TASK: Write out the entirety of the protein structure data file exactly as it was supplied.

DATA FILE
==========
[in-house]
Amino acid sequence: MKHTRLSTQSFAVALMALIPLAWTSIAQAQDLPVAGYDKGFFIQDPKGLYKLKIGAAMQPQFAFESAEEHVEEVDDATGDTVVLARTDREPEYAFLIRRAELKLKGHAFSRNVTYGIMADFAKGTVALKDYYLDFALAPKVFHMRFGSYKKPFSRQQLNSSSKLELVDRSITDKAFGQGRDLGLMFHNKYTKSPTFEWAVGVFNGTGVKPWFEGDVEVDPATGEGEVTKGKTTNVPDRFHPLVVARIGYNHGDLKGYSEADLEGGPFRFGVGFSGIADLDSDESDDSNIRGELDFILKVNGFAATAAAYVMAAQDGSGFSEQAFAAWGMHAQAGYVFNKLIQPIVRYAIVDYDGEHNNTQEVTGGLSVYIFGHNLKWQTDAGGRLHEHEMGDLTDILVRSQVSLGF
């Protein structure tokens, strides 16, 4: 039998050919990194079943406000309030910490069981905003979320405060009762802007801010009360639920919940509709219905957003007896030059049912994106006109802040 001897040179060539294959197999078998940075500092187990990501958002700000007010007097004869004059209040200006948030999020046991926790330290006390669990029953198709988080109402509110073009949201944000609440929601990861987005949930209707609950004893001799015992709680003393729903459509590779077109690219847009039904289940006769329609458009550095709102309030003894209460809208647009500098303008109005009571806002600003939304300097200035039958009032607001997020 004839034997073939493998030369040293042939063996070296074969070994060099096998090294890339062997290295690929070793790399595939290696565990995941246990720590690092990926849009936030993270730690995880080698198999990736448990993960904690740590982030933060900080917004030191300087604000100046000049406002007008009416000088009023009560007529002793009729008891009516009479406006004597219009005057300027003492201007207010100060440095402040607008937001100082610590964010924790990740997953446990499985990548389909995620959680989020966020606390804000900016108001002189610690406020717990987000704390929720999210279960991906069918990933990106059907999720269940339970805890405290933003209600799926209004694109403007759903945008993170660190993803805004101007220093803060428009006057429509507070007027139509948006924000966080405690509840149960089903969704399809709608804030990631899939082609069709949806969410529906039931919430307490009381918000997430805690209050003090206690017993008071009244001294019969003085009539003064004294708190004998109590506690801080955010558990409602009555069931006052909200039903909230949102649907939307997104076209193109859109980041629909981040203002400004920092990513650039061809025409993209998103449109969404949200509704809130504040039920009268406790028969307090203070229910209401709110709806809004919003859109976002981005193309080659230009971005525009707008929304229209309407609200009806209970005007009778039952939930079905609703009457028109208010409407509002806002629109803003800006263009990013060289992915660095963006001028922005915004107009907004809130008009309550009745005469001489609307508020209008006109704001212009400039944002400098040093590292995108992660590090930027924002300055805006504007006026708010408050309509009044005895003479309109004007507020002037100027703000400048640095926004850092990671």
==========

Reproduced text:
[in-house]
Amino acid sequence: MKHTRLSTQSFAVALMALIPLAWTSIAQAQDLPVAGYDKGFFIQDPKGLYKLKIGAAMQPQFAFESAEEHVEEVDDATGDTVVLARTDREPEYAFLIRRAELKLKGHAFSRNVTYGIMADFAKGTVALKDYYLDFALAPKVFHMRFGSYKKPFSRQQLNSSSKLELVDRSITDKAFGQGRDLGLMFHNKYTKSPTFEWAVGVFNGTGVKPWFEGDVEVDPATGEGEVTKGKTTNVPDRFHPLVVARIGYNHGDLKGYSEADLEGGPFRFGVGFSGIADLDSDESDDSNIRGELDFILKVNGFAATAAAYVMAAQDGSGFSEQAFAAWGMHAQAGYVFNKLIQPIVRYAIVDYDGEHNNTQEVTGGLSVYIFGHNLKWQTDAGGRLHEHEMGDLTDILVRSQVSLGF
């Protein structure tokens, strides 16, 4: 039998050919990194079943406000309030910490069981905003979320405060009762802007801010009360639920919940509709219905957003007896030059049912994106006109802040 001897040179060539294959197999078998940075500092187990990501958002700000007010007097004869004059209040200006948030999020046991926790330290006390669990029953198709988080109402509110073009949201944000609440929601990861987005949930209707609950004893001799015992709680003393729903459509590779077109690219847009039904289940006769329609458009550095709102309030003894209460809208647009500098303008109005009571806002600003939304300097200035039958009032607001997020 004839034997073939493998030369040293042939063996070296074969070994060099096998090294890339062997290295690929070793790399595939290696565990995941246990720590690092990926849009936030993270730690995880080698198999990736448990993960904690740590982030933060900080917004030191300087604000100046000049406002007008009416000088009023009560007529002793009729008891009516009479406006004597219009005057300027003492201007207010100060440095402040607008937001100082610590964010924790990740997953446990499985990548389909995620959680989020966020606390804000900016108001002189610690406020717990987000704390929720999210279960991906069918990933990106059907999720269940339970805890405290933003209600799926209004694109403007759903945008993170660190993803805004101007220093803060428009006057429509507070007027139509948006924000966080405690509840149960089903969704399809709608804030990631899939082609069709949806969410529906039931919430307490009381918000997430805690209050003090206690017993008071009244001294019969003085009539003064004294708190004998109590506690801080955010558990409602009555069931006052909200039903909230949102649907939307997104076209193109859109980041629909981040203002400004920092990513650039061809025409993209998103449109969404949200509704809130504040039920009268406790028969307090203070229910209401709110709806809004919003859109976002981005193309080659230009971005525009707008929304229209309407609200009806209970005007009778039952939930079905609703009457028109208010409407509002806002629109803003800006263009990013060289992915660095963006001028922005915004107009907004809130008009309550009745005469001489609307508020209008006109704001212009400039944002400098040093590292995108992660590090930027924002300055805006504007006026708010408050309509009044005895003479309109004007507020002037100027703000400048640095926004850092990671």